It looks increasingly likely that Hillary Clinton will be named the Democratic nominee for president.
The former secretary of state won four of the five states voting on Tuesday night, dealing another blow to her rival, Vermont Senator Bernie Sanders.
Clinton won primaries in Connecticut, Delaware, Maryland and Pennsylvania on Tuesday night and will add significantly to her delegate lead over the Vermont senator.
Sanders, meanwhile, was declared the winner in Rhode Island just before 9:15pm with a 55-43 percent lead and 99 percent of precincts reporting their votes. But the small state does not carry many delegates, just 33, and will not help him to overcome Clinton's growing delegate lead.
The Connecticut race was a nail-biter, with news networks having to wait more than two hours after the polls closed on Tuesday before calling the race for Clinton. She defeated Sanders 55-43 percent, in the hotly contested state, with 100 percent of precincts reporting.
Clinton's victory in Maryland was strong enough that news networks called the race for her just as polls closed at 8pm, before official results began to trickle in. The state carries 118 delegates and a majority of them will go to Clinton's campaign. As Clinton took the stage to thank supporters on Tuesday night, she led Sanders by a stunning 37-points in the state. Clinton held a 63-33 percent lead in with 99 percent of precincts reporting.
Clinton also won Delaware on Tuesday night, one of the three states that the Sanders campaign had targeted. Clinton leads Sanders with a whopping 60-39 percent margin in the state, with 100 percent of precincts reporting their results.
Clinton appears to have notched a significant victory in Pennsylvania as well with a double-digit lead over Sanders. With 100 percent of precincts reporting, she held a 56-44 percent lead. Both she and Sanders campaigned hard in the state in recent days and the senator and his team had pointed to Pennsylvania as a state that they could potentially upset expectations. But Clinton is poised to take a majority of the state's 189 delegates.
Five states across the Northeast voted Tuesday — Connecticut, Delaware, Maryland, Pennsylvania, and Rhode Island — with Clinton holding large leads in recent polling in nearly all of them. Delaware and Rhode Island presented Sanders' best chances for victory on Tuesday, but were also the smallest states voting, carrying a total of just 64 delegates.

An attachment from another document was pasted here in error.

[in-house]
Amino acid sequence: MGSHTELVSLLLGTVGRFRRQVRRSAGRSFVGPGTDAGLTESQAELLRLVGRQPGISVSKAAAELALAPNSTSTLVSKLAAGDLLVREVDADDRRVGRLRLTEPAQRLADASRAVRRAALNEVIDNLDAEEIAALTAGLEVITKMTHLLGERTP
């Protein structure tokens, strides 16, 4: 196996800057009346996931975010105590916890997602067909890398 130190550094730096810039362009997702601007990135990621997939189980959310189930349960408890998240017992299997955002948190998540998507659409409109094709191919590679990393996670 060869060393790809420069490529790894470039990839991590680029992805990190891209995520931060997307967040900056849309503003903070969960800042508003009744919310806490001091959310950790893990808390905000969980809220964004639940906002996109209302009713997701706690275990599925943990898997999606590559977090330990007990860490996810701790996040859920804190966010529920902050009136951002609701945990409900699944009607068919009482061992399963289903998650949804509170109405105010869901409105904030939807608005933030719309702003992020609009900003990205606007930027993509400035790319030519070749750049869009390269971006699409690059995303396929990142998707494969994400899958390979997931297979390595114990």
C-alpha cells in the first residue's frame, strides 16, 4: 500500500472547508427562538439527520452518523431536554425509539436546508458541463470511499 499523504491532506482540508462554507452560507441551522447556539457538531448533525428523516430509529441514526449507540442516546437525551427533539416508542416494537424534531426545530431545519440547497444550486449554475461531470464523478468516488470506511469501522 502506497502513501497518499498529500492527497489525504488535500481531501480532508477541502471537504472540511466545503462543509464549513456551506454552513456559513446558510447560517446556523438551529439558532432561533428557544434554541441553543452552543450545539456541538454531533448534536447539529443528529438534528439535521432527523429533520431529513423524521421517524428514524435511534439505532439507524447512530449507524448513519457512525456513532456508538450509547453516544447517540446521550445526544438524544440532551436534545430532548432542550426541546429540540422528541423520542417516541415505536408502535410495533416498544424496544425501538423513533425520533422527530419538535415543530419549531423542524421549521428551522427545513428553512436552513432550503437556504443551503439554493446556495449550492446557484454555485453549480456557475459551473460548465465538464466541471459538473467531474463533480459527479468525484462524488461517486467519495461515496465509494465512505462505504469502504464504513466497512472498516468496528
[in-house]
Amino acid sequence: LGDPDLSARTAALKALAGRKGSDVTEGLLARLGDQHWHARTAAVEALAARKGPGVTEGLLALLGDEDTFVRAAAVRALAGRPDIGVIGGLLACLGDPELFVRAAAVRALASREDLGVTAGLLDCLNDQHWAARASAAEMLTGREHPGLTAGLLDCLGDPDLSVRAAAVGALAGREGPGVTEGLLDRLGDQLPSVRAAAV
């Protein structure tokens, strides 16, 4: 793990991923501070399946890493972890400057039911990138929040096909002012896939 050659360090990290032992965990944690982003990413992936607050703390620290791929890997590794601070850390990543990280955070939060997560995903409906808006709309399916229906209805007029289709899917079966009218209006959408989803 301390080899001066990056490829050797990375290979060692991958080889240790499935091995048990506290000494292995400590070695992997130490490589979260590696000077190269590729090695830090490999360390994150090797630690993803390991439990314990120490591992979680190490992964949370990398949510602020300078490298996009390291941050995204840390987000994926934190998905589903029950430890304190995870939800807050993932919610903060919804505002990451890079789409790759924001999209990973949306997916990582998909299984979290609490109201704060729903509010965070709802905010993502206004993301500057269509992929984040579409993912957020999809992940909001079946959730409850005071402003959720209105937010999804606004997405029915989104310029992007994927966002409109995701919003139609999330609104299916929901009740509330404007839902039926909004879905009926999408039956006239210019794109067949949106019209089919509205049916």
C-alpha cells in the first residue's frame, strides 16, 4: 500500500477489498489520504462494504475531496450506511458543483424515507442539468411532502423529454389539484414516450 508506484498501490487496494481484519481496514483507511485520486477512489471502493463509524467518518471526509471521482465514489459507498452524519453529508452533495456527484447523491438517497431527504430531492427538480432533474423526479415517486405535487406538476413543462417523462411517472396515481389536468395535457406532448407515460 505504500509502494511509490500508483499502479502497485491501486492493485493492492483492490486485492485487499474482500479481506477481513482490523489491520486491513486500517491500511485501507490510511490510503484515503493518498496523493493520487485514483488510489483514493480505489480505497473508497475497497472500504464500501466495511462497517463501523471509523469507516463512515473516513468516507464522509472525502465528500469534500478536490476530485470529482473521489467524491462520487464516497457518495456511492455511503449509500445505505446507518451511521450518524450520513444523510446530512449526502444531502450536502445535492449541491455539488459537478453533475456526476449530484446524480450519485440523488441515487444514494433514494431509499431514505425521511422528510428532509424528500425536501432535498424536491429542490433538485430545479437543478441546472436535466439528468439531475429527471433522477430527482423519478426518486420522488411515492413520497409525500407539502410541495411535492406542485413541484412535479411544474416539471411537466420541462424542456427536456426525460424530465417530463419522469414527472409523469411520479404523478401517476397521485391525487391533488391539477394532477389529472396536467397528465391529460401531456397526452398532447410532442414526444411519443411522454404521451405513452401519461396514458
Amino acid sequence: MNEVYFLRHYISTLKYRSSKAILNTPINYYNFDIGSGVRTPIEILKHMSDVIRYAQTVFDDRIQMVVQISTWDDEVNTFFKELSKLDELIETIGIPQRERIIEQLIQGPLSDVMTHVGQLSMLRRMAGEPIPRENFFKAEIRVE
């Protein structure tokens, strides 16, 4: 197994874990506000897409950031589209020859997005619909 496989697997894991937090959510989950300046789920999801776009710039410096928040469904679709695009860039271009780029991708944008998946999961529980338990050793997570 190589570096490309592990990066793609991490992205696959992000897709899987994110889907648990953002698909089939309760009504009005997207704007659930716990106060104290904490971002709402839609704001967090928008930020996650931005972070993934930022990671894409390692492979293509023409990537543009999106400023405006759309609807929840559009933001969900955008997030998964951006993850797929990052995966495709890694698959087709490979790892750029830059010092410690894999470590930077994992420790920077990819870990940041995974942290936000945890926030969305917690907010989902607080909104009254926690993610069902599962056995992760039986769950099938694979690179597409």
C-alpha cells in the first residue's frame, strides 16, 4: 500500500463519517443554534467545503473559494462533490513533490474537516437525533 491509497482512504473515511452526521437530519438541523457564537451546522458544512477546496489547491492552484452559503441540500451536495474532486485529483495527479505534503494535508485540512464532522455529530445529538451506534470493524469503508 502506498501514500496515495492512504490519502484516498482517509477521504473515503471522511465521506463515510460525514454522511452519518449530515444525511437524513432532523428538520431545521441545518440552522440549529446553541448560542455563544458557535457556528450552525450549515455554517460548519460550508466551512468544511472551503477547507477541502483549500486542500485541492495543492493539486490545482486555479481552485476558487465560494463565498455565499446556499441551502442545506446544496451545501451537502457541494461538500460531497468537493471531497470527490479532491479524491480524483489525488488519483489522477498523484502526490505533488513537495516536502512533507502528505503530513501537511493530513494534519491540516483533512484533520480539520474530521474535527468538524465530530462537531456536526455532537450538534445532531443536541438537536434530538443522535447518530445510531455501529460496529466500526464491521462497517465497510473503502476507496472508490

Clinton's victories on Tuesday night will make it much more difficult for Sanders to win the nomination. He began the evening trailing Clinton by 244 delegates and needing 1,181 more to clinch the nomination — and that's without counting superdelegates.
There are 14 contests remaining in the Democratic race, carrying a total of 1,206 delegates. Sanders will need almost all of them to get to the 2,383 that he would secure the nomination outright. Before any of Tuesday night's results are factored in, Clinton's 518 superdelegates put her just 419 short of that goal, while Sanders has just 39 superdelegates.
Clinton made it clear in her victory speech in Philadelphia on Tuesday night that she no longer considers Sanders to be her main rival. With the Vermont senator now firmly in her rearview mirror, Clinton shifted her focus to Donald Trump and the general election.
"I applaud Senator Sanders and his millions of supporters for challenging us to get unaccountable money out of our politics and giving greater emphasis to closing the gap of inequality," Clinton said. "I know that together we will get that done."
Clinton made several conciliatory nods to Sanders's base, while emphasizing the need for "bold progressive goals, backed up by real plans."
"After all," Clinton continued, "that's how progress gets made — we have to be both dreamers and doers."